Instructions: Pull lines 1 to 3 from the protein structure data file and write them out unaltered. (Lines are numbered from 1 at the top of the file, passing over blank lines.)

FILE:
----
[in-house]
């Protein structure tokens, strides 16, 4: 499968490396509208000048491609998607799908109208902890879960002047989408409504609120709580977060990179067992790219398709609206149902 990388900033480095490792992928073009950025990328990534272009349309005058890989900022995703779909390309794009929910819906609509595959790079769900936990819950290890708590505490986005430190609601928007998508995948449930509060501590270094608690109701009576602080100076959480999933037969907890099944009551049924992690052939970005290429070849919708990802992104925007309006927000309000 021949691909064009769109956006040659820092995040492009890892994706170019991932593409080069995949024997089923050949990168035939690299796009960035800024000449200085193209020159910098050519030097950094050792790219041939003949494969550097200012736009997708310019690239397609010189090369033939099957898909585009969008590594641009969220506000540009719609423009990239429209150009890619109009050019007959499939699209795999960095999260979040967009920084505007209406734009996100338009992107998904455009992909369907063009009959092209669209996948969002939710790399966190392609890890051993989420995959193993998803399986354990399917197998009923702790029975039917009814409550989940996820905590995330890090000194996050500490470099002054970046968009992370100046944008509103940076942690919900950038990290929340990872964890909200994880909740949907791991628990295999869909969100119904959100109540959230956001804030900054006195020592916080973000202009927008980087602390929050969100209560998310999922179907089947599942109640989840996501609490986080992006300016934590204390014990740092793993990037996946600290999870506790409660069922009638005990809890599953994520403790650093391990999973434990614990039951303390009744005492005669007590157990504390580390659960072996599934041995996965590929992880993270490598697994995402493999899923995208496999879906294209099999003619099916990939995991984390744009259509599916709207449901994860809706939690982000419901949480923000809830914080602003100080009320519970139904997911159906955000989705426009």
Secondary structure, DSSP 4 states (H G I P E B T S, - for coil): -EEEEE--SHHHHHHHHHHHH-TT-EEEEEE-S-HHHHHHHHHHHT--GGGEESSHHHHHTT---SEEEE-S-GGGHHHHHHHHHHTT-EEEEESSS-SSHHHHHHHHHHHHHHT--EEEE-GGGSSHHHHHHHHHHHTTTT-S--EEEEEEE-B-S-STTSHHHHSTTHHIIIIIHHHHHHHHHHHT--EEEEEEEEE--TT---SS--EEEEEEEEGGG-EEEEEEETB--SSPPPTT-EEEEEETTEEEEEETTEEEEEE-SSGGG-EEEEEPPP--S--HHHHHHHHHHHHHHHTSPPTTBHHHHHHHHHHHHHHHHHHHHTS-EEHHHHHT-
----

[in-house]
């Protein structure tokens, strides 16, 4: 499968490396509208000048491609998607799908109208902890879960002047989408409504609120709580977060990179067992790219398709609206149902 990388900033480095490792992928073009950025990328990534272009349309005058890989900022995703779909390309794009929910819906609509595959790079769900936990819950290890708590505490986005430190609601928007998508995948449930509060501590270094608690109701009576602080100076959480999933037969907890099944009551049924992690052939970005290429070849919708990802992104925007309006927000309000 021949691909064009769109956006040659820092995040492009890892994706170019991932593409080069995949024997089923050949990168035939690299796009960035800024000449200085193209020159910098050519030097950094050792790219041939003949494969550097200012736009997708310019690239397609010189090369033939099957898909585009969008590594641009969220506000540009719609423009990239429209150009890619109009050019007959499939699209795999960095999260979040967009920084505007209406734009996100338009992107998904455009992909369907063009009959092209669209996948969002939710790399966190392609890890051993989420995959193993998803399986354990399917197998009923702790029975039917009814409550989940996820905590995330890090000194996050500490470099002054970046968009992370100046944008509103940076942690919900950038990290929340990872964890909200994880909740949907791991628990295999869909969100119904959100109540959230956001804030900054006195020592916080973000202009927008980087602390929050969100209560998310999922179907089947599942109640989840996501609490986080992006300016934590204390014990740092793993990037996946600290999870506790409660069922009638005990809890599953994520403790650093391990999973434990614990039951303390009744005492005669007590157990504390580390659960072996599934041995996965590929992880993270490598697994995402493999899923995208496999879906294209099999003619099916990939995991984390744009259509599916709207449901994860809706939690982000419901949480923000809830914080602003100080009320519970139904997911159906955000989705426009």
Secondary structure, DSSP 4 states (H G I P E B T S, - for coil): -EEEEE--SHHHHHHHHHHHH-TT-EEEEEE-S-HHHHHHHHHHHT--GGGEESSHHHHHTT---SEEEE-S-GGGHHHHHHHHHHTT-EEEEESSS-SSHHHHHHHHHHHHHHT--EEEE-GGGSSHHHHHHHHHHHTTTT-S--EEEEEEE-B-S-STTSHHHHSTTHHIIIIIHHHHHHHHHHHT--EEEEEEEEE--TT---SS--EEEEEEEEGGG-EEEEEEETB--SSPPPTT-EEEEEETTEEEEEETTEEEEEE-SSGGG-EEEEEPPP--S--HHHHHHHHHHHHHHHTSPPTTBHHHHHHHHHHHHHHHHHHHHTS-EEHHHHHT-